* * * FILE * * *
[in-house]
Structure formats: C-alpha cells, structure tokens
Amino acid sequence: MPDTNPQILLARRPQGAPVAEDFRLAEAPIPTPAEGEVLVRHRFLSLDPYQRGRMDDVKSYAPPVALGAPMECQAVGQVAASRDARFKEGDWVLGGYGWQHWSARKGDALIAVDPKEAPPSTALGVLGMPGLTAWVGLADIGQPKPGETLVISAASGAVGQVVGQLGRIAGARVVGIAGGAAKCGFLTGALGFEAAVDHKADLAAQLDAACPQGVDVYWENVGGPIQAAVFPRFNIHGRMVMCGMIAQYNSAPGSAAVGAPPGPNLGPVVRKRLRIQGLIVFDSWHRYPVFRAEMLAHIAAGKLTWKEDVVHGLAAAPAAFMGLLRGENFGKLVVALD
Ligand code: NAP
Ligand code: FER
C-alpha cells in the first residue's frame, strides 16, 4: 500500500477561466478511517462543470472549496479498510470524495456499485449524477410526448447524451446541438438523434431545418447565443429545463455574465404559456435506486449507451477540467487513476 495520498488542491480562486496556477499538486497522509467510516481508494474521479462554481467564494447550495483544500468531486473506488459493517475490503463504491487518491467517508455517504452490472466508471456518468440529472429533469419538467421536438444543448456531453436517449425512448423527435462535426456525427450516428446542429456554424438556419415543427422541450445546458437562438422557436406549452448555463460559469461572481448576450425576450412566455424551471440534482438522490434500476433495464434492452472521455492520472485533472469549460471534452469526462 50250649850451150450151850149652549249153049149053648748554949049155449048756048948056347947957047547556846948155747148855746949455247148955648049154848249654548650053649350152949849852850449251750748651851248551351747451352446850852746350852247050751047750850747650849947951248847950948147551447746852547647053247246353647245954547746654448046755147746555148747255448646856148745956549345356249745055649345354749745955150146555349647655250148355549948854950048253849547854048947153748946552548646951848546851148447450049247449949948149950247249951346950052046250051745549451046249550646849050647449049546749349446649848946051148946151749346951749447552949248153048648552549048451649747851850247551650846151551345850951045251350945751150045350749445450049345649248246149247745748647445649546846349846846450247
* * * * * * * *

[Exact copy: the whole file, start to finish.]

[in-house]
Structure formats: C-alpha cells, structure tokens
Amino acid sequence: MPDTNPQILLARRPQGAPVAEDFRLAEAPIPTPAEGEVLVRHRFLSLDPYQRGRMDDVKSYAPPVALGAPMECQAVGQVAASRDARFKEGDWVLGGYGWQHWSARKGDALIAVDPKEAPPSTALGVLGMPGLTAWVGLADIGQPKPGETLVISAASGAVGQVVGQLGRIAGARVVGIAGGAAKCGFLTGALGFEAAVDHKADLAAQLDAACPQGVDVYWENVGGPIQAAVFPRFNIHGRMVMCGMIAQYNSAPGSAAVGAPPGPNLGPVVRKRLRIQGLIVFDSWHRYPVFRAEMLAHIAAGKLTWKEDVVHGLAAAPAAFMGLLRGENFGKLVVALD
Ligand code: NAP
Ligand code: FER
C-alpha cells in the first residue's frame, strides 16, 4: 500500500477561466478511517462543470472549496479498510470524495456499485449524477410526448447524451446541438438523434431545418447565443429545463455574465404559456435506486449507451477540467487513476 495520498488542491480562486496556477499538486497522509467510516481508494474521479462554481467564494447550495483544500468531486473506488459493517475490503463504491487518491467517508455517504452490472466508471456518468440529472429533469419538467421536438444543448456531453436517449425512448423527435462535426456525427450516428446542429456554424438556419415543427422541450445546458437562438422557436406549452448555463460559469461572481448576450425576450412566455424551471440534482438522490434500476433495464434492452472521455492520472485533472469549460471534452469526462 50250649850451150450151850149652549249153049149053648748554949049155449048756048948056347947957047547556846948155747148855746949455247148955648049154848249654548650053649350152949849852850449251750748651851248551351747451352446850852746350852247050751047750850747650849947951248847950948147551447746852547647053247246353647245954547746654448046755147746555148747255448646856148745956549345356249745055649345354749745955150146555349647655250148355549948854950048253849547854048947153748946552548646951848546851148447450049247449949948149950247249951346950052046250051745549451046249550646849050647449049546749349446649848946051148946151749346951749447552949248153048648552549048451649747851850247551650846151551345850951045251350945751150045350749445450049345649248246149247745748647445649546846349846846450247